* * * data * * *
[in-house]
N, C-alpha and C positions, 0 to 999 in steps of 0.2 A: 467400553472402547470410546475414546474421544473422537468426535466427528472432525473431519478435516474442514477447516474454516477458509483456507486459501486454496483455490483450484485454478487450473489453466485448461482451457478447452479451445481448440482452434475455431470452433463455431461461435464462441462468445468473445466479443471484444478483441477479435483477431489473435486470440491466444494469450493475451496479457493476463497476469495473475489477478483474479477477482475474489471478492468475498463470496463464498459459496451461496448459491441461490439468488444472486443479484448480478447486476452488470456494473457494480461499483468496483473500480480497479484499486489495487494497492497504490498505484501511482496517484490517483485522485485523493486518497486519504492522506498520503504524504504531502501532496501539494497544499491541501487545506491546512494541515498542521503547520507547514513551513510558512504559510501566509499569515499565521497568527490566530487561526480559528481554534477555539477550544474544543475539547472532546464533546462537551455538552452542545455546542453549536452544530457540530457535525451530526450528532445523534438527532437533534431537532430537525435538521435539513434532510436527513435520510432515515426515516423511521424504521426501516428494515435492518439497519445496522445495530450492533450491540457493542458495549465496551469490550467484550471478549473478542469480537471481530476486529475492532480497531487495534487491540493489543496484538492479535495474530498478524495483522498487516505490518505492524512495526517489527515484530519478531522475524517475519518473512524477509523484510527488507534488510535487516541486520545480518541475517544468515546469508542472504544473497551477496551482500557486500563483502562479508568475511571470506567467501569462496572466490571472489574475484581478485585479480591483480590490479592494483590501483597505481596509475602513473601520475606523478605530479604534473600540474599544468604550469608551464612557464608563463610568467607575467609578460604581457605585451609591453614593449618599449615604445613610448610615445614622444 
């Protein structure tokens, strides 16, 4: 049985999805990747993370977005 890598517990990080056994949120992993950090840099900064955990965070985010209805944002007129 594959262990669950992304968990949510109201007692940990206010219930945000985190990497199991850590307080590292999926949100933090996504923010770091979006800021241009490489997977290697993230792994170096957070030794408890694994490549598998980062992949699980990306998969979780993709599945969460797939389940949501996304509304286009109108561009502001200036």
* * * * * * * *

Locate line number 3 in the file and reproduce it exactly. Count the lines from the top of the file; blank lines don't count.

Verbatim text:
């Protein structure tokens, strides 16, 4: 049985999805990747993370977005 890598517990990080056994949120992993950090840099900064955990965070985010209805944002007129 594959262990669950992304968990949510109201007692940990206010219930945000985190990497199991850590307080590292999926949100933090996504923010770091979006800021241009490489997977290697993230792994170096957070030794408890694994490549598998980062992949699980990306998969979780993709599945969460797939389940949501996304509304286009109108561009502001200036």